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Posted by on Dec 27, 2012 in Networking | 0 comments

Multi-NIC vMotion in vSphere 5

Multi-NIC vMotion in vSphere 5

I want to discuss multiple NIC vMotion in vSphere 5. I feel it is one of the best features in this release and certainly deserves a close look in any environment which makes use of vMotion. Including (of course) any DRS enabled cluster. Before I start, I want to reference two excellent blog posts on this subject by Frank Denneman and Duncan Epping. I will be essentially summarizing their posts here as well as adding my own data from several host evacuation tests I have performed. Frank’s article is here. Duncan’s article is here. What is it? Multi-NIC vMotion is exactly what it sounds like. It provides the ability to use multiple network interfaces during any vMotion process. This applies even when only moving a single VM. The benefits are pretty obvious: Benefits: Manual vMotion: The increased available bandwidth to the vMotion process will decrease the amount of time it takes to migrate any given VM. This becomes even more apparent on VMs with high memory utilization. DRS: DRS will make calculations based on the average vMotion migration...

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Posted by on Dec 21, 2012 in vSphere | 0 comments

vSphere Pro-tip – Holiday edition

vSphere Pro-tip – Holiday edition

Just wanted to write a quick post about the merits of EVC, and one of its little known advantages. Well, maybe calling it “little known” is an overstatement, but at the very least I would say it is widely overlooked. EVC – As you probably know stands for “Enhanced vMotion Capability.” When you enable EVC on a cluster, you are essentially setting a baseline CPU compatibility level for all hosts in that cluster. This is beneficial for later when you may add a new hosts with a newer processor generation. Note that it will not allow you to cross the Intel/AMD gap, but for processors within the same family, you will be able to mix certain generation types. In short, it makes newer processors behave like the older processors already in your cluster. Most people overlook EVC until it is too late. It will be a year or two down the road and all of a sudden they need to add more hosts with newer processors to increase capacity. No problem right? Just...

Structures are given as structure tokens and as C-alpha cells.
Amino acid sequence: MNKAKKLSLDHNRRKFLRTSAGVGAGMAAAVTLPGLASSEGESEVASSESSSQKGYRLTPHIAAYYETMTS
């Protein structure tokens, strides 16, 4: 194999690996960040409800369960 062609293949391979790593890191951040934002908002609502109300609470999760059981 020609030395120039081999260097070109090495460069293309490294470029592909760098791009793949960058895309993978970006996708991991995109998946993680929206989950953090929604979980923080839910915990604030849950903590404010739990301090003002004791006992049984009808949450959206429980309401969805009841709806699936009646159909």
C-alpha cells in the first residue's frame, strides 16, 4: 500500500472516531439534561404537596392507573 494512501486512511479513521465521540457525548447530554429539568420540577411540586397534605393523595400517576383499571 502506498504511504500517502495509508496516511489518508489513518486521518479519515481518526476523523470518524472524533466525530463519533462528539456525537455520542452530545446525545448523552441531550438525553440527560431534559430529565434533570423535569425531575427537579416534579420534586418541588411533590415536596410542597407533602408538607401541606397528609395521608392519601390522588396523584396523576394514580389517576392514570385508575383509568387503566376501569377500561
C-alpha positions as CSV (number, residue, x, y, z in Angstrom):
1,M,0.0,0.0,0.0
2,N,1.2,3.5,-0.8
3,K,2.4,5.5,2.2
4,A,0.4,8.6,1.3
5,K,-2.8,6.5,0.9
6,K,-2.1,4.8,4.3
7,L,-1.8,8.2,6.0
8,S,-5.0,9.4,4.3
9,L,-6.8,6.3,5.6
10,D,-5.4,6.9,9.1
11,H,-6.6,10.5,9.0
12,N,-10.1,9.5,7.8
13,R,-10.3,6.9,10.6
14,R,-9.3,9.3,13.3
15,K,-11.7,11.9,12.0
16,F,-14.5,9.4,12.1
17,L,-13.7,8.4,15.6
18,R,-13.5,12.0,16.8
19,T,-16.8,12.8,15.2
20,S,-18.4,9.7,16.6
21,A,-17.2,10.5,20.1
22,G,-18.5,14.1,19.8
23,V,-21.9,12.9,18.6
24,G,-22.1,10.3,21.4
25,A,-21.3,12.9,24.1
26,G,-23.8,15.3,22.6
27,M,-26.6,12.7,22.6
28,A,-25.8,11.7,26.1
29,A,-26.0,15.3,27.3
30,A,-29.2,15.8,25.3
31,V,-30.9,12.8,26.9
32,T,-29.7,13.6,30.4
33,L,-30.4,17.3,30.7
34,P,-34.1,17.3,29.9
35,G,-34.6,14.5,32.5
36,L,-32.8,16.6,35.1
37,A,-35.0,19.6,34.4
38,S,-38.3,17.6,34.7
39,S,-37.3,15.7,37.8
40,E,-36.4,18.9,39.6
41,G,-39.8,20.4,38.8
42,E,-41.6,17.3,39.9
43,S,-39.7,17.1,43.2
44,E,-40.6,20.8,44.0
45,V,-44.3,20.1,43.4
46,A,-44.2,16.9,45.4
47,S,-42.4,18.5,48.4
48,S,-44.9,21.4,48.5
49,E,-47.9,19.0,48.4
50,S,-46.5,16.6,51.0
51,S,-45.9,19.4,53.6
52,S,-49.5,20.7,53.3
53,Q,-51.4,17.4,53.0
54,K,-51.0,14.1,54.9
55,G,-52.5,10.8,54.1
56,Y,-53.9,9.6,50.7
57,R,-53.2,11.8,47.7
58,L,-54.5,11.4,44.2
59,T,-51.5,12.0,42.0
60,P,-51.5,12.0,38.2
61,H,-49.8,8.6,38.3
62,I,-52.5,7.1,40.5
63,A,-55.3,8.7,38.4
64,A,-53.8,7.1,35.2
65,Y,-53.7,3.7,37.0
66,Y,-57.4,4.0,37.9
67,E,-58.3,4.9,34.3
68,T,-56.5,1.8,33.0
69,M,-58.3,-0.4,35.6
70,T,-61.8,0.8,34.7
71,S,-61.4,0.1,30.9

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Posted by on Dec 20, 2012 in Networking | 2 comments

To LACP or not to LACP (on a 5.1 vDS)

To LACP or not to LACP (on a 5.1 vDS)

I have been recently mulling over the potential benefit of LACP in some of our environments. I want to discuss how LACP is implemented in vSphere, its limitations, and the potential benefits that I see in its use. I will also go over the process for enabling LACP from the vSphere side of things. Beginning with vSphere 5.1, VMware supports Link Aggregation Control Protocol (LACP) on distributed switches (vDSs). LACP, as I am sure you are already aware, allows the bundling together of multiple physical links to form a single logical channel. The purpose here is to provide more efficient network redundancy and failover (as well as increased available bandwidth, which I will get to in a moment). LACP works by simultaneously sending frames down each interface that has been enabled for LACP. If the device on the other end of the connection is configured for LACP, it will also start sending frames along those same links thereby enabling both systems to detect multiple connections between themselves and combine...

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Posted by on Dec 18, 2012 in Certification | 0 comments

VCAP5-DCD Preparation

VCAP5-DCD Preparation

I am now in the prep stage for the VCAP5-DCD (VMware Certified Advanced Professional: Datacenter Design) exam. I plan to sit for the exam sometime in January. The exam has 100 questions, and the total allotted time for the exam is 225 minutes. There is a mixture of multiple choice questions along with several “design” questions where you have to use a Visio-like tool to build an appropriate conceptual/logical/physical design based on information provided in a case study. If you happen to be taking the exam in a country where English is not the primary language, you are afforded an extra 30 minutes. From what I have read and am hearing from others who have taken the exam, the time limit can easily become an issue. This is a long exam, and it is a challenging one. In the current version of the exam, you are not allowed to go back and revisit questions once they have been answered. Also you are not allowed to “Mark for review.” I believe this is due...

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